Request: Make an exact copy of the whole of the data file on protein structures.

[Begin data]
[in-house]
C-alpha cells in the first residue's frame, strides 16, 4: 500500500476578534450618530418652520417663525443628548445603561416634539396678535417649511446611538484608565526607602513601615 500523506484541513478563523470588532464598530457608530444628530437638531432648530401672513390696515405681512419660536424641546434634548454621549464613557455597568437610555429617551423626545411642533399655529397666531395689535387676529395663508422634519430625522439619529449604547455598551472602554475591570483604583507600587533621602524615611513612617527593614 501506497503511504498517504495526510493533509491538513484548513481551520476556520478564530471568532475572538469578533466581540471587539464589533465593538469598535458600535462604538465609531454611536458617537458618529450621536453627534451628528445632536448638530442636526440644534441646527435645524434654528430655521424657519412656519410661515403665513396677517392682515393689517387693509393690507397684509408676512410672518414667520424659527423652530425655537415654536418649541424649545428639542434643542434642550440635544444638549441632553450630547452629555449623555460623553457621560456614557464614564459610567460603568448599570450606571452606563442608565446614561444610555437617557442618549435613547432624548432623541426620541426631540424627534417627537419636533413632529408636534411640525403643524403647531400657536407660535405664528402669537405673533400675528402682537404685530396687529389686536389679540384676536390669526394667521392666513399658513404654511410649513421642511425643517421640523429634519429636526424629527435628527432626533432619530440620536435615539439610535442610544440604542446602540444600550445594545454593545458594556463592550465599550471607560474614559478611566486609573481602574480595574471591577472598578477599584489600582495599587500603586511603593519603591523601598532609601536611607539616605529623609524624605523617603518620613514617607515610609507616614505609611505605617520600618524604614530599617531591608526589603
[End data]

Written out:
[in-house]
C-alpha cells in the first residue's frame, strides 16, 4: 500500500476578534450618530418652520417663525443628548445603561416634539396678535417649511446611538484608565526607602513601615 500523506484541513478563523470588532464598530457608530444628530437638531432648530401672513390696515405681512419660536424641546434634548454621549464613557455597568437610555429617551423626545411642533399655529397666531395689535387676529395663508422634519430625522439619529449604547455598551472602554475591570483604583507600587533621602524615611513612617527593614 501506497503511504498517504495526510493533509491538513484548513481551520476556520478564530471568532475572538469578533466581540471587539464589533465593538469598535458600535462604538465609531454611536458617537458618529450621536453627534451628528445632536448638530442636526440644534441646527435645524434654528430655521424657519412656519410661515403665513396677517392682515393689517387693509393690507397684509408676512410672518414667520424659527423652530425655537415654536418649541424649545428639542434643542434642550440635544444638549441632553450630547452629555449623555460623553457621560456614557464614564459610567460603568448599570450606571452606563442608565446614561444610555437617557442618549435613547432624548432623541426620541426631540424627534417627537419636533413632529408636534411640525403643524403647531400657536407660535405664528402669537405673533400675528402682537404685530396687529389686536389679540384676536390669526394667521392666513399658513404654511410649513421642511425643517421640523429634519429636526424629527435628527432626533432619530440620536435615539439610535442610544440604542446602540444600550445594545454593545458594556463592550465599550471607560474614559478611566486609573481602574480595574471591577472598578477599584489600582495599587500603586511603593519603591523601598532609601536611607539616605529623609524624605523617603518620613514617607515610609507616614505609611505605617520600618524604614530599617531591608526589603